By Stan Ashbee
Sunny South News
What are Canadians doing to pass the military history torch to the youth? “Generally speaking — the veterans, doesn’t matter First World War or the Afghanistan War — veterans don’t talk about their experience,” said Glenn Miller, from the Lethbridge Military Museum.
So, how can history buffs like Miller or facilities similar to the military museum talk veterans into sharing their stories?
One way for military history to be preserved is to ask for pictures or artifacts passed down from generation to generation from family members throughout the county, southern Alberta, the province, the country and across the globe. Every family has a story.
Case in point, the Lethbridge Military Museum does just that. It preserves the stories of veterans.
Miller is passionate about military history, especially history from around the area. And, he’s quite knowledgeable about the subject.
Recently during a tour of the facility, Miller explained Lethbridge’s military connection goes back to 1908. Over $125,000 has been raised in funds from various donors to open the doors of the must-see museum.
“We wanted it to be a professional museum with the goal being accredited under the military system, as well. And that takes a bit of time, just like through the Alberta Museums Association, to be an accredited museum there’s certain requirements and standards to do that,” he noted.
Miller said, right now, the museum is working at getting accredited through the military system but it may take a few years.
“That will allow us to send people away to train and also work with the other military museums in exchanging artifacts,” said Miller, adding the museum officially opened to the public Apr. 18. The museum is located near the Lethbridge Airport.
If you look at Canada’s history, Miller said, Canada’s history is very militaristic in nature.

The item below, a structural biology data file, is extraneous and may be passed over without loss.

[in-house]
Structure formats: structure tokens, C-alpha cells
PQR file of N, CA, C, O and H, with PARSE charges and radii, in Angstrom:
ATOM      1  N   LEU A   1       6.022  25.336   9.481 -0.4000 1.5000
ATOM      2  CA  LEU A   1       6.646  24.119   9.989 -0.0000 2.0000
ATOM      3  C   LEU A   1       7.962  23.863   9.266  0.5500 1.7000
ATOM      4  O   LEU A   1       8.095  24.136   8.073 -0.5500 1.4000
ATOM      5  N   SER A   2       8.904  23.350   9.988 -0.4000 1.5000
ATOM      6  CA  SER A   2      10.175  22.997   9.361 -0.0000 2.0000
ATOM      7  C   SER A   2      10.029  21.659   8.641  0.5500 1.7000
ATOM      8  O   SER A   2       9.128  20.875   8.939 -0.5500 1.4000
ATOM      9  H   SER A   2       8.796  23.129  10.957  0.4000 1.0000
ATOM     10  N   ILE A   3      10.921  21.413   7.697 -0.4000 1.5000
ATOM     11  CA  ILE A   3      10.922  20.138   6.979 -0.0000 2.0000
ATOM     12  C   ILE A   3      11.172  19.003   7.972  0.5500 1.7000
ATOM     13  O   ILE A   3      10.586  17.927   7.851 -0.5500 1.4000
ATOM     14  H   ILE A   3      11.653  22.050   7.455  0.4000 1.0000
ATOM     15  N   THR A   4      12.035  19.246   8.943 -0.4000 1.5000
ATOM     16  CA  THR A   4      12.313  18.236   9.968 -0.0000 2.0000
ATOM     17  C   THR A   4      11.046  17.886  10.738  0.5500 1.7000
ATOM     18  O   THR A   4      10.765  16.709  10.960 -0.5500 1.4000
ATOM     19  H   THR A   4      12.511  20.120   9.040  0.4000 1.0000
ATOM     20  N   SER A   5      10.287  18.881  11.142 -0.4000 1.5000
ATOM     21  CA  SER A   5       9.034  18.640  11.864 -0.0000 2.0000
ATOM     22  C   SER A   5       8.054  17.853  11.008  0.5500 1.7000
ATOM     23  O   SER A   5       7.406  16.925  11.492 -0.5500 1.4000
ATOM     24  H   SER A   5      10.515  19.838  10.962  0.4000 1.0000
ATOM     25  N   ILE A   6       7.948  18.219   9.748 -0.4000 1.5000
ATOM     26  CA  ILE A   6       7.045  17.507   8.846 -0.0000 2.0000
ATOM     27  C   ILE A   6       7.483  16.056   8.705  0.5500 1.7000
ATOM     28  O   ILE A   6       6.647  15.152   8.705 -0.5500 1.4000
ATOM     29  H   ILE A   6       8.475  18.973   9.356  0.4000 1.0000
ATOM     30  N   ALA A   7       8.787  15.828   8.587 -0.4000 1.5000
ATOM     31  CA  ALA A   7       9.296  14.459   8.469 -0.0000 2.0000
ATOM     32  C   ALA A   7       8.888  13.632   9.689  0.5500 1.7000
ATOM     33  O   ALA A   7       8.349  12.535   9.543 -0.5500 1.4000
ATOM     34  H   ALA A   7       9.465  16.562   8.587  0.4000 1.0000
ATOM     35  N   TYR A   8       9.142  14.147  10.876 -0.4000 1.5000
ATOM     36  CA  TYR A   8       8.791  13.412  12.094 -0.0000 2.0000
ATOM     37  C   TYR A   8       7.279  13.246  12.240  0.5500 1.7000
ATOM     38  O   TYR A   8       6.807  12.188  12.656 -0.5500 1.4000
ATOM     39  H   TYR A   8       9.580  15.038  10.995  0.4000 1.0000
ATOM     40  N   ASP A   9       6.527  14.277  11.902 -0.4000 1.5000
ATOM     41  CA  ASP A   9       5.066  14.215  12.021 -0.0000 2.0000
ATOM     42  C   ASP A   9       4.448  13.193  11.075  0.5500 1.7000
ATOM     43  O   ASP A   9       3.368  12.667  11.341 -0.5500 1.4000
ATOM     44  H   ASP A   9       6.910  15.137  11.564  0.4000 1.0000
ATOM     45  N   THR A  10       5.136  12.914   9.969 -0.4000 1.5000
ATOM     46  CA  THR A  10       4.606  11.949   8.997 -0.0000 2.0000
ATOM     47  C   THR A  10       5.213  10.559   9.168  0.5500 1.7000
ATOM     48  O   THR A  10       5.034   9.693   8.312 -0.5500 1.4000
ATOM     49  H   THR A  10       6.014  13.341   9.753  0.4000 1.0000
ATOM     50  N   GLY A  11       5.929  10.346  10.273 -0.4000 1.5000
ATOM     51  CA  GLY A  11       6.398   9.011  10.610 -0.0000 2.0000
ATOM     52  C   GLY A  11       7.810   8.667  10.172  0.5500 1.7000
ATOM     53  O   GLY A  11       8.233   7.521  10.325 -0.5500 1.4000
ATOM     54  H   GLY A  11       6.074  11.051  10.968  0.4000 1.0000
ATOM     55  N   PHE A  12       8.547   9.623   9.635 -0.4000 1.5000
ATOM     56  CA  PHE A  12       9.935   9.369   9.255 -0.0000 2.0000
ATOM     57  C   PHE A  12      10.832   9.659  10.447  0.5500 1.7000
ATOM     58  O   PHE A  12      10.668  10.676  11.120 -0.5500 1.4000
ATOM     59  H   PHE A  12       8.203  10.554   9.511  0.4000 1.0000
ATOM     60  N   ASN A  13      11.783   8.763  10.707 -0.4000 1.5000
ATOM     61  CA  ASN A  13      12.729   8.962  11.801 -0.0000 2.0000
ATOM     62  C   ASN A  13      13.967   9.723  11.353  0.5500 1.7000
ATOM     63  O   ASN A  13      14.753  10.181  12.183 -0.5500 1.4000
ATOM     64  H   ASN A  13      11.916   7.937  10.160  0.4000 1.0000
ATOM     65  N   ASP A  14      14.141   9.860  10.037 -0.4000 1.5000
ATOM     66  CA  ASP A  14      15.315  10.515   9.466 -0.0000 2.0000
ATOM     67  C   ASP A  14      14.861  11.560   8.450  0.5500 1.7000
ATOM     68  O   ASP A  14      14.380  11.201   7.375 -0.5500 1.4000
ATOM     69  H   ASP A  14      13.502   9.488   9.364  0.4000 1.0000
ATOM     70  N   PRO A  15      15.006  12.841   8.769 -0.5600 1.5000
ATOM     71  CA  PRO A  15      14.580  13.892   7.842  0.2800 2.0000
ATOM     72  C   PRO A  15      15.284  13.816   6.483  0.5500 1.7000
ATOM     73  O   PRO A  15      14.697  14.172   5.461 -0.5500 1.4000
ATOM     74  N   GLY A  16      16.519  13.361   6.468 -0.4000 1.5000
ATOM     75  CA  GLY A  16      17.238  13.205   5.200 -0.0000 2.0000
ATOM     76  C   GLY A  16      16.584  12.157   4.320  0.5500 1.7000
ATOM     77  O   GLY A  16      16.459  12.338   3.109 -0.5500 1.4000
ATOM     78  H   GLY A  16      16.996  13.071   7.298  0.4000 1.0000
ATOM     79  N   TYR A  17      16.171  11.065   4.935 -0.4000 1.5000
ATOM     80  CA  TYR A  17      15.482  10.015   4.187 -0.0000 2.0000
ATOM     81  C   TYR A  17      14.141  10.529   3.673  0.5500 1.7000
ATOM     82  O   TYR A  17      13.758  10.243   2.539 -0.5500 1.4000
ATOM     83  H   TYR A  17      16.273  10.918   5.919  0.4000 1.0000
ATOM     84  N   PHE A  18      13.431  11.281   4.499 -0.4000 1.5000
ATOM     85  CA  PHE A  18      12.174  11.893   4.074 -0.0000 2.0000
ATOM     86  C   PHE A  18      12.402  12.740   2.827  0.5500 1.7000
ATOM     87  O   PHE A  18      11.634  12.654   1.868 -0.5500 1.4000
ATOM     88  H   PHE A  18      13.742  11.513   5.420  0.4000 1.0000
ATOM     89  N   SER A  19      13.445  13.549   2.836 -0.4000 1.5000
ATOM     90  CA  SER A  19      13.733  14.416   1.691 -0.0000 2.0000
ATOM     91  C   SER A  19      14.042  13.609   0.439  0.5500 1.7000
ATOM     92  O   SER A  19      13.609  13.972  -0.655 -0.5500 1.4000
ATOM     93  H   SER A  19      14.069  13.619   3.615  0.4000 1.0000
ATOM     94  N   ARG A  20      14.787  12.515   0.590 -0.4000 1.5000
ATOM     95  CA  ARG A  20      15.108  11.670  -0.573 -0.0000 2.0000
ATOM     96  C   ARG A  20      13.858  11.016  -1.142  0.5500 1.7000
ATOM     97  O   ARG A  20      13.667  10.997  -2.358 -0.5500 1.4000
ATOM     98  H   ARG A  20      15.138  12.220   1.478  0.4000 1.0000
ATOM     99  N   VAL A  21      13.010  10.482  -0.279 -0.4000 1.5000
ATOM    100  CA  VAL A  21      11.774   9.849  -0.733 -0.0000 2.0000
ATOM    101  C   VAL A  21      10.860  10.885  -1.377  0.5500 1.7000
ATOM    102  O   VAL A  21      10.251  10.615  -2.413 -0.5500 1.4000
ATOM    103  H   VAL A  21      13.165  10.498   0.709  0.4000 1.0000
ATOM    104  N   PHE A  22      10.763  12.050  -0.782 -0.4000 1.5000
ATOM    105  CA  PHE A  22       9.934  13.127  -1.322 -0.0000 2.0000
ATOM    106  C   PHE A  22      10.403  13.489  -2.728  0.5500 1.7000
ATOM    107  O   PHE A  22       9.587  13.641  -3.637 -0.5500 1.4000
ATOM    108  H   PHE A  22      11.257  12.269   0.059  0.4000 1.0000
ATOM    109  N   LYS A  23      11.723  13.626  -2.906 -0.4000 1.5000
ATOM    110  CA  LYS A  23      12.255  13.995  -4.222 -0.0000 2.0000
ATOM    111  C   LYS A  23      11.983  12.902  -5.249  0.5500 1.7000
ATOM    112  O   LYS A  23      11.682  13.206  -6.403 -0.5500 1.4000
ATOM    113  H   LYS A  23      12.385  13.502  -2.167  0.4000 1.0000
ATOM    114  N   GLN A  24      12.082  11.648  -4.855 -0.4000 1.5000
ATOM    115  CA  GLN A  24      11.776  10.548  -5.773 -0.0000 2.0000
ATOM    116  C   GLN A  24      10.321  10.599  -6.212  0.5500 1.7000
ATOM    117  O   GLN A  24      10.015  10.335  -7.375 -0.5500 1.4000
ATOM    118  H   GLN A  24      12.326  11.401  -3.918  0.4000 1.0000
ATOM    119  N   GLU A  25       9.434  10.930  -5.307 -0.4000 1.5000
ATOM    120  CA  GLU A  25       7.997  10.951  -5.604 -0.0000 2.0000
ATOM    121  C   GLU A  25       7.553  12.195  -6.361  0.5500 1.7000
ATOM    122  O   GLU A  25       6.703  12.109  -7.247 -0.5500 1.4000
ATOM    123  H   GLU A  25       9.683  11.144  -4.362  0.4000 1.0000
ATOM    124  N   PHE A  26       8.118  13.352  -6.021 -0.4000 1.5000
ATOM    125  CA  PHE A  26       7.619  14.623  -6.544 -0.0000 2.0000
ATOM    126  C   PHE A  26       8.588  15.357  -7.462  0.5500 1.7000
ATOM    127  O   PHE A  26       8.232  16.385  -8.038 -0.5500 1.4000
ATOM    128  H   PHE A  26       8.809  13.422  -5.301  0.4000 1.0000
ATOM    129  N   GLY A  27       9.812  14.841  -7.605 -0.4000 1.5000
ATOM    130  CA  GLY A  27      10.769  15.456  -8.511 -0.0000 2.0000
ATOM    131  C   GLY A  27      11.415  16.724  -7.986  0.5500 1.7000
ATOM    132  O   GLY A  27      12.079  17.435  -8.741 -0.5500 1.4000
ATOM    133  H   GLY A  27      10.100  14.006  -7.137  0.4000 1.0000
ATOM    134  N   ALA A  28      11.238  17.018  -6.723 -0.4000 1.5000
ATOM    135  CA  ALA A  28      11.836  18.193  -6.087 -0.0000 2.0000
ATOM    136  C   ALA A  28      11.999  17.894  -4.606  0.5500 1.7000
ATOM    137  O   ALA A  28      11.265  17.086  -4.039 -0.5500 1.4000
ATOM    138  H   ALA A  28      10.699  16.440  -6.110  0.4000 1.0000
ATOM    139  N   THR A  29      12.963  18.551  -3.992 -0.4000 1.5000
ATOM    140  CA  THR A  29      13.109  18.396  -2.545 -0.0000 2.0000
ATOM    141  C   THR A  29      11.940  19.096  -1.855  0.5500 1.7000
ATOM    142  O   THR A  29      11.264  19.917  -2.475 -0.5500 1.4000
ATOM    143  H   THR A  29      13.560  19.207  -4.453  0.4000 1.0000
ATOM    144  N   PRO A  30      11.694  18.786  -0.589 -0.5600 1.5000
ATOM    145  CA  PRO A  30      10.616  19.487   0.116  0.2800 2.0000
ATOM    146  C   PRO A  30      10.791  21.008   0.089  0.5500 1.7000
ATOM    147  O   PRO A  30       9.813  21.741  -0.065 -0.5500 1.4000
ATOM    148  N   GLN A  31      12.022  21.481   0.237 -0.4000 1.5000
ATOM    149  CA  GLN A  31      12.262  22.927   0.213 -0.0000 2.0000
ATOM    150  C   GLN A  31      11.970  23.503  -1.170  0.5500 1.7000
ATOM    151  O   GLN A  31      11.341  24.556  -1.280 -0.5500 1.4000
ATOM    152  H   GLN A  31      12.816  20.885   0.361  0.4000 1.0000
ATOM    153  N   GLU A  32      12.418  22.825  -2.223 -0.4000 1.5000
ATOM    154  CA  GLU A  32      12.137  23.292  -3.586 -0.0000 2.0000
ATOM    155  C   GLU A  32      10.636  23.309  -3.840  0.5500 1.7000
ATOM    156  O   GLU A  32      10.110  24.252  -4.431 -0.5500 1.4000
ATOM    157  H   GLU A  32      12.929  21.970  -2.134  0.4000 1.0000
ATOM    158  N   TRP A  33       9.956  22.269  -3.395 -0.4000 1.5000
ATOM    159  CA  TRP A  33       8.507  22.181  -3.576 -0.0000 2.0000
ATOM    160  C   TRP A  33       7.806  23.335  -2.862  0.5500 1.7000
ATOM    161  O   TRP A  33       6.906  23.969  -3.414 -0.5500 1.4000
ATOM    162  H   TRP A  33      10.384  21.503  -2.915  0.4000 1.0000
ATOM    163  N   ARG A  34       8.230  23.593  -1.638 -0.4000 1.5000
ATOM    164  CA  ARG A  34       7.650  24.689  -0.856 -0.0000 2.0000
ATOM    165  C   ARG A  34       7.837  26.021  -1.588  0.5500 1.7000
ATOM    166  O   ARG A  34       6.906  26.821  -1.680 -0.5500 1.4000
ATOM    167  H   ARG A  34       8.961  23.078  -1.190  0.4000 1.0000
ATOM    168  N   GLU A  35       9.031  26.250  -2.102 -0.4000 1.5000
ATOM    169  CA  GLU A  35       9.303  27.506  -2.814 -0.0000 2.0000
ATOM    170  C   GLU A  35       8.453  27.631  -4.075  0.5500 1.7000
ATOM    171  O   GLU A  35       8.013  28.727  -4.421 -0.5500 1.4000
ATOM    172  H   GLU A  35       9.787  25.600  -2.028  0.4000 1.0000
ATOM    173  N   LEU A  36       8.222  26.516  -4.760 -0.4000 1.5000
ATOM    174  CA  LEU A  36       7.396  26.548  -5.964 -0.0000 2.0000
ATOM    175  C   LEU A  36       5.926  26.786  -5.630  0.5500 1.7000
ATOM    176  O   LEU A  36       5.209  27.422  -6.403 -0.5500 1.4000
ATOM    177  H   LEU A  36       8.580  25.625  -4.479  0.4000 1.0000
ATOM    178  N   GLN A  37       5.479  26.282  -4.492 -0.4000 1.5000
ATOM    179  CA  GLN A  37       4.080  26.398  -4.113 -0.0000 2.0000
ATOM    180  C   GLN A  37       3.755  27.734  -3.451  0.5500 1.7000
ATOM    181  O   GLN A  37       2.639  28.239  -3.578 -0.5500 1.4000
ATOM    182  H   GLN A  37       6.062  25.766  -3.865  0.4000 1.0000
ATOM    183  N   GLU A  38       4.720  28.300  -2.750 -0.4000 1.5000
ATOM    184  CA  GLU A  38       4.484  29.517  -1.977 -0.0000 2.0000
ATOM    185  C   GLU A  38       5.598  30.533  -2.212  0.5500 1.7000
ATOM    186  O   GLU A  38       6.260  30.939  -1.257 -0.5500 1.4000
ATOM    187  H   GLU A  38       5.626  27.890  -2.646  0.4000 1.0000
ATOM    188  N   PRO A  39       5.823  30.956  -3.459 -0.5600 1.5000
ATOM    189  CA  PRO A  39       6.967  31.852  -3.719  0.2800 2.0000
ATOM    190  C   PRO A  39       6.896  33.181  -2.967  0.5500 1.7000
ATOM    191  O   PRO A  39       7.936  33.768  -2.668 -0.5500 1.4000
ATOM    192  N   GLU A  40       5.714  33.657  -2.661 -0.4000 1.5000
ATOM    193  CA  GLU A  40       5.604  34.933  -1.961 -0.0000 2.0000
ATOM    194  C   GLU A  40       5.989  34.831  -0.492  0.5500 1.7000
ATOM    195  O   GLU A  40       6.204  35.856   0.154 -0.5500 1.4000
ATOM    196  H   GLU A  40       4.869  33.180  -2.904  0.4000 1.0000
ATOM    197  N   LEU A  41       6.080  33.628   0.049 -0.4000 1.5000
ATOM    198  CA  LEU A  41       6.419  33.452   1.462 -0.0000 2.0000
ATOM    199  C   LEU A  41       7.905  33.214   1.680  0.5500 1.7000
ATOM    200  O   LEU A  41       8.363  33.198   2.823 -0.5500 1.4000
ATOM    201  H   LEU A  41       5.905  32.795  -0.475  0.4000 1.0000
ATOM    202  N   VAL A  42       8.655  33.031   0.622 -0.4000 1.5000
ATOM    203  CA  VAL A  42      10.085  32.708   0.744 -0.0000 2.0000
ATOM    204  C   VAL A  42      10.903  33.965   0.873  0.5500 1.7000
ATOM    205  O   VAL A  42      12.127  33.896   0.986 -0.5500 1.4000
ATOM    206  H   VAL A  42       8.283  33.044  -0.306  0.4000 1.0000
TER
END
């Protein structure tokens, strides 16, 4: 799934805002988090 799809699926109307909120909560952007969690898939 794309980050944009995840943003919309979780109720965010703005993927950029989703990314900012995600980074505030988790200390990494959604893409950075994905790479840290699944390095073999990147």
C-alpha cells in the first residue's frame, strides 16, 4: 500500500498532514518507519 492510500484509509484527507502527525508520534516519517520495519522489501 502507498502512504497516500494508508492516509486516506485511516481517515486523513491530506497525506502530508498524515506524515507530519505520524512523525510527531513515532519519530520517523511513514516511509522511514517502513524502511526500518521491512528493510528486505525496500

“Even sending people off to Egypt, the Nile — way back when. It is ironic as a country, less than 150 years old, today’s generation doesn’t know what three generations ago did,” he said. And, Miller wants to change that.
Miller added, in Europe they’re over 1,000 years old — and many Europeans know their history.
“We don’t even know grandpa’s history,” he joked.
People today, Miller said, if they have stuff military-related, it means nothing to them. “That was grandpa’s old watch. What does it mean to me?”
Miller encourages county residents to contact him if residents are in possession of any old military-related items from a barn or attic before being thrown out or sent off to a garage sale or thrift store. What may be junk to some may be military history from the area.
“There’s always a bigger picture that connects different dots to help tell a story,” noted Miller.
According to Miller, the first military unit in Lethbridge was the 25th Independent Battery.
Lethbridge’s military museum is located at the Vimy Ridge Armory.
“We have an existing space, which is temporary, our final home is going to be on the other side of the armory,” said Miller, adding all the walls of the museum are transportable and the time of the move is subject to government funding.
The next phase of the museum, according to Miller, is to protect the artifacts as much as possible, starting with lights illuminating the displays.
“These type of lights need to be replaced with LED, which is better for the artifacts. Which is part of the standard for museums. We only have so much money, so we’re constantly in the fundraising aspect. But, now that we’ve had those donors over the last three of four years, we’ve got something tangible to show them. This is where your money has gone and thank you very much and we’re well on our way.”
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